Eftimie Murgu was a Romanian philosopher and politician who took part in the 1848 Revolutions.
Ovidiu Victor Ganț is a Romanian politician and former Member of the European Parliament. A member of the Chamber of Deputies since 2004, he was the sole representative in the European Parliament of the Democratic Forum of Germans in Romania (FDGR/DFDR), part of the European People's Party–European Democrats, and became a MEP on 1 January 2007, along with the accession of Romania to the European Union
Eugen Filotti was a Romanian diplomat, journalist and writer. As a diplomat he worked at the League of Nations in Geneva and then as minister plenipotentiary in Turkey, Greece, Bulgaria, and Hungary. As minister plenipotentiary to Budapest he issued transit visas for Jews during the Holocaust. He was secretary general of the Ministry of Foreign Affairs in 1944–1945. As writer he published several translations of literary works.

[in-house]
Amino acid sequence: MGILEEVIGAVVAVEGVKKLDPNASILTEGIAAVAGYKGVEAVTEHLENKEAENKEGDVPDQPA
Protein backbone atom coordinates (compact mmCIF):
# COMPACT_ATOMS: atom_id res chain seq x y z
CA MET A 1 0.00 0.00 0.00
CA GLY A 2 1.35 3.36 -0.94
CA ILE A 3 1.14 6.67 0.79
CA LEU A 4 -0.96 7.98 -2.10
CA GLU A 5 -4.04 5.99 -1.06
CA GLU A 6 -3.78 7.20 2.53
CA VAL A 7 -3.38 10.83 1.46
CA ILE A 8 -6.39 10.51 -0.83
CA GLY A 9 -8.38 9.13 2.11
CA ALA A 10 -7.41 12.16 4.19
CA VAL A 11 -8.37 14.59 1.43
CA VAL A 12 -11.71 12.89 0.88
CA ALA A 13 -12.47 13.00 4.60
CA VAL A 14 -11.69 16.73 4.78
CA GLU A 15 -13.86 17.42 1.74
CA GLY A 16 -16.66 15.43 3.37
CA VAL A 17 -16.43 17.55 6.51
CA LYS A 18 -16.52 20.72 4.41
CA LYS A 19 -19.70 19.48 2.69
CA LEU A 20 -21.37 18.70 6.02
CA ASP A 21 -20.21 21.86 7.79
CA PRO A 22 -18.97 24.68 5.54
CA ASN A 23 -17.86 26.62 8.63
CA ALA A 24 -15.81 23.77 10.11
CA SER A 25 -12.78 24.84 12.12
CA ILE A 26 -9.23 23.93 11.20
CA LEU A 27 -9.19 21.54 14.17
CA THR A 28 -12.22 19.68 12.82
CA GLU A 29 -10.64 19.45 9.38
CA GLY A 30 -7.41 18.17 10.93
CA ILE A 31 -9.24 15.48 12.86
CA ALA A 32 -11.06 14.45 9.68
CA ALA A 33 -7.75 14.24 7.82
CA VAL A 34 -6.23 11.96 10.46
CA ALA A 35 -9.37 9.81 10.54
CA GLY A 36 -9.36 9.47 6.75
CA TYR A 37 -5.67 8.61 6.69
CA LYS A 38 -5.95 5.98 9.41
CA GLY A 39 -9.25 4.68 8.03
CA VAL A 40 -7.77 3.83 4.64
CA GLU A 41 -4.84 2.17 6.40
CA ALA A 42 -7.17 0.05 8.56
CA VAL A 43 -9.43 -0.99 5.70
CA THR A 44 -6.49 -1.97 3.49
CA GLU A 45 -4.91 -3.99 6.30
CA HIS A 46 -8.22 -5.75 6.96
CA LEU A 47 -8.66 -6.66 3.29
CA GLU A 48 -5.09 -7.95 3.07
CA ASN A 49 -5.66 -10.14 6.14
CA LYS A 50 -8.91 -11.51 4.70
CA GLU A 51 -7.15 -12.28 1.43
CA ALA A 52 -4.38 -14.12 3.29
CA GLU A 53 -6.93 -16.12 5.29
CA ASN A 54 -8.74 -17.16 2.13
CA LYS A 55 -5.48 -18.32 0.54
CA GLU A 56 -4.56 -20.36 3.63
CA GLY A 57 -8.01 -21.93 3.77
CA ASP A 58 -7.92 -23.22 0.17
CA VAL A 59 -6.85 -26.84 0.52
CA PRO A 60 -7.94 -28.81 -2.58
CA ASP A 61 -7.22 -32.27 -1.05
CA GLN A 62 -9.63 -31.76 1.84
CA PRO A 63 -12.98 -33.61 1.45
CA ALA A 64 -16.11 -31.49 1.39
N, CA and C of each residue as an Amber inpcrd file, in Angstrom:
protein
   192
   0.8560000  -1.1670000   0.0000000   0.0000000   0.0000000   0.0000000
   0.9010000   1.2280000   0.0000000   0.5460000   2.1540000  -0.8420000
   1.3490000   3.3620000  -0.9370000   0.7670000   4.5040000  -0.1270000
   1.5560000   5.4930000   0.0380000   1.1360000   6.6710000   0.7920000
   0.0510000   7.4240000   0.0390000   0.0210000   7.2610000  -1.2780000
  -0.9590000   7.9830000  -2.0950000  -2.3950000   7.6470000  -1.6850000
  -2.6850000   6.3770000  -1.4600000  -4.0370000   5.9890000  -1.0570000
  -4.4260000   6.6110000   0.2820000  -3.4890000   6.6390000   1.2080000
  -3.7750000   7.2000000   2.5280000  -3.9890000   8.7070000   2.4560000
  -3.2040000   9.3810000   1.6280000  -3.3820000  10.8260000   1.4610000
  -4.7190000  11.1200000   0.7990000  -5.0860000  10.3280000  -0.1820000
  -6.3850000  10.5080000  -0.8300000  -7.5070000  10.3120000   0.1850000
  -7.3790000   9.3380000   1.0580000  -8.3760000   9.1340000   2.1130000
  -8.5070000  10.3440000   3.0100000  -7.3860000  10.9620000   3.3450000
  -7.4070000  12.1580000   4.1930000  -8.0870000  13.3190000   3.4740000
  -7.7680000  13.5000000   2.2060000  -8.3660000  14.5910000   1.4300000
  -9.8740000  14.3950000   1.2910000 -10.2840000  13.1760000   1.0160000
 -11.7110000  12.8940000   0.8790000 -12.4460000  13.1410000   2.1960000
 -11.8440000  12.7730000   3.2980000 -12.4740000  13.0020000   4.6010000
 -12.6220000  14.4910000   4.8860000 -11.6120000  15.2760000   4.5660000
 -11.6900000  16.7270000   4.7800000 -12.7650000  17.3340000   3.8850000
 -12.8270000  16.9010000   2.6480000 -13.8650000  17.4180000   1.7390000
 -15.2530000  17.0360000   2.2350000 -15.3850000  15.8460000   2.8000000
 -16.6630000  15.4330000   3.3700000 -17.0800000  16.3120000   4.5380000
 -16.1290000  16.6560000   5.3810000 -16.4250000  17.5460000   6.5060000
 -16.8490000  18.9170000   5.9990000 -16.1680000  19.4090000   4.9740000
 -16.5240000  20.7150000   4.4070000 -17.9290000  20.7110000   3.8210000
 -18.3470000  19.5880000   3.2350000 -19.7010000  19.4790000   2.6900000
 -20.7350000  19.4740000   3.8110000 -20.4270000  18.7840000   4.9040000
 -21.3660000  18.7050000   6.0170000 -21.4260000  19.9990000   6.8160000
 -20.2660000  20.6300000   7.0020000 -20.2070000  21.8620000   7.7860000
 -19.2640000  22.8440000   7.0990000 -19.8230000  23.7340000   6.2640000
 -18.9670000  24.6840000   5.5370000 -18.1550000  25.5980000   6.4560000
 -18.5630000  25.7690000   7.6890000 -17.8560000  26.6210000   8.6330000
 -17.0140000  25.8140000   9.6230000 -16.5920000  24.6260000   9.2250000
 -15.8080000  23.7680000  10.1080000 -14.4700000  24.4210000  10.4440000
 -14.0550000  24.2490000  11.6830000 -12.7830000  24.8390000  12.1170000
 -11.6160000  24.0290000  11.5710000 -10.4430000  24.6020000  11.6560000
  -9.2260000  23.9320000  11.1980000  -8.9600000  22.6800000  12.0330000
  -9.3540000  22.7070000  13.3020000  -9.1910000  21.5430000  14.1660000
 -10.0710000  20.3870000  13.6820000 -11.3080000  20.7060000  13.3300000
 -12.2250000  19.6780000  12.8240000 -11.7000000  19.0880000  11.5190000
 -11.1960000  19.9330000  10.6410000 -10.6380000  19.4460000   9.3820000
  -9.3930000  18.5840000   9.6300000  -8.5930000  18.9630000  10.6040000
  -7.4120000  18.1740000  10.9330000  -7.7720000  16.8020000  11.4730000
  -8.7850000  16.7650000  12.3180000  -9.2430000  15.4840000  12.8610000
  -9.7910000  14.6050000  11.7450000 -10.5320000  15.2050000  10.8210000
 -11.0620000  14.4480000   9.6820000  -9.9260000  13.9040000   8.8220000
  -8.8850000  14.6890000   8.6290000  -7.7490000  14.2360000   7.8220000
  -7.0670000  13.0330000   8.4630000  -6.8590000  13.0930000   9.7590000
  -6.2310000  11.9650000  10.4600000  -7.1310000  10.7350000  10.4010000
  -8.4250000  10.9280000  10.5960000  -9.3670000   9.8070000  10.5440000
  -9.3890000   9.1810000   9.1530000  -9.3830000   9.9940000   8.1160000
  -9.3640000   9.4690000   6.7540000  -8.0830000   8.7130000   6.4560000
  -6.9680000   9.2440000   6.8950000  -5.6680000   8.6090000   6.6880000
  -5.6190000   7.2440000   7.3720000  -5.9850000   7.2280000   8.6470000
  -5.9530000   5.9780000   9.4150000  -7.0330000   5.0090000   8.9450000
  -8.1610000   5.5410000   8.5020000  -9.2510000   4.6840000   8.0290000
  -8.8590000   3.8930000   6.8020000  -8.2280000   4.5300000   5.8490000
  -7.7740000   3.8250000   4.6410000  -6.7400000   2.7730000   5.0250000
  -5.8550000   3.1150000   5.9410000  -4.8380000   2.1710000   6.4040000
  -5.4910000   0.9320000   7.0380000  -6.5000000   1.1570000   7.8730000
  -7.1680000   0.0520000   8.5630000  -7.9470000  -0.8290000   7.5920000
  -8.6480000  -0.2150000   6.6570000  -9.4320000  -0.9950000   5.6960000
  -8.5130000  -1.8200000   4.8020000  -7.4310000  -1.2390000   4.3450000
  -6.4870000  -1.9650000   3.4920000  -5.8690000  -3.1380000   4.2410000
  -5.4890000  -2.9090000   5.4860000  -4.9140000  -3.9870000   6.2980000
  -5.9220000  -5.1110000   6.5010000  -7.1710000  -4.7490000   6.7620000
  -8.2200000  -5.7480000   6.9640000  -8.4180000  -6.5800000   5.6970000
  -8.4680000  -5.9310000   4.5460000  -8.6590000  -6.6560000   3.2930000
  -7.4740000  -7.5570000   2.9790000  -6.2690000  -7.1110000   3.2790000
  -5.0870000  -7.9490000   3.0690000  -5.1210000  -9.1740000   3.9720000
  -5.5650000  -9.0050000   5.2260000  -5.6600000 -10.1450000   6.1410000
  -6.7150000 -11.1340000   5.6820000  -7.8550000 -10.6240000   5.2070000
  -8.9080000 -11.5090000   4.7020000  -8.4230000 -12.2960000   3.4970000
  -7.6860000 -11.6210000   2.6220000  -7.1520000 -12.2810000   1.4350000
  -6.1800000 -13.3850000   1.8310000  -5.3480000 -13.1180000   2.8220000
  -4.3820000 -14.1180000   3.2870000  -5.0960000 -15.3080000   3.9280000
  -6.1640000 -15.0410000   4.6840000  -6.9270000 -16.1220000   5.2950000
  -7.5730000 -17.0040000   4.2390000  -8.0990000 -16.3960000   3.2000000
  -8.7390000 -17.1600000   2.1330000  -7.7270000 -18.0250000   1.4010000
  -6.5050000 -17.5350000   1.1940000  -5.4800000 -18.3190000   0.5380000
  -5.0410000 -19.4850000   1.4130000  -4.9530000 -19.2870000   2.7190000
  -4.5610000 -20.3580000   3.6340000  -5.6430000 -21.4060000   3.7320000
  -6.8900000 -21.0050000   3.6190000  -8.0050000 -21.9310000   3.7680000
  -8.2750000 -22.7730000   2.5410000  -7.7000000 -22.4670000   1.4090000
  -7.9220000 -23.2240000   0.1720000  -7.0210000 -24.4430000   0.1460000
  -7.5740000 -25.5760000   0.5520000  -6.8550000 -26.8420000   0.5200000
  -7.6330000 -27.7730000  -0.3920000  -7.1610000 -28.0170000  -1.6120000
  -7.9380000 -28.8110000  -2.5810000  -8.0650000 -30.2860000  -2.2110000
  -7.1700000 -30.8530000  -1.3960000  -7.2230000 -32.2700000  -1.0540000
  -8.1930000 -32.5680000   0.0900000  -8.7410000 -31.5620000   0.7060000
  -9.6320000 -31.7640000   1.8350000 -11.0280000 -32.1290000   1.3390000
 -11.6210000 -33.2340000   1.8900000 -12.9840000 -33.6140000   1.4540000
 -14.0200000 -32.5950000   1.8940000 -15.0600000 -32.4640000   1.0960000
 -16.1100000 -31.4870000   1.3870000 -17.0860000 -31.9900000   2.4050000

Andrei Mocioni de Foen was an Austrian and Hungarian jurist, politician, and informal leader of the ethnic Romanian community, one of the founding members of the Romanian Academy. Of a mixed Aromanian and Albanian background, raised as a Greek Orthodox, he belonged to the Mocioni family, which had been elevated to Hungarian nobility. He was brought up at his family estate in the Banat, at Foeni, where he joined the administrative apparatus, and identified as a Romanian since at least the 1830s. He rose to prominence during the Hungarian Revolution of 1848: he was a supporter of the House of Lorraine, trying to obtain increased autonomy for Banat Romanians in exchange for loyalism. The Austrians appointed Mocioni to an executive position over that region, but curbed his expectations by including the Banat as a whole into the Voivodeship of Serbia. This disappointment pushed Mocioni to renounce politics during much of the 1850s.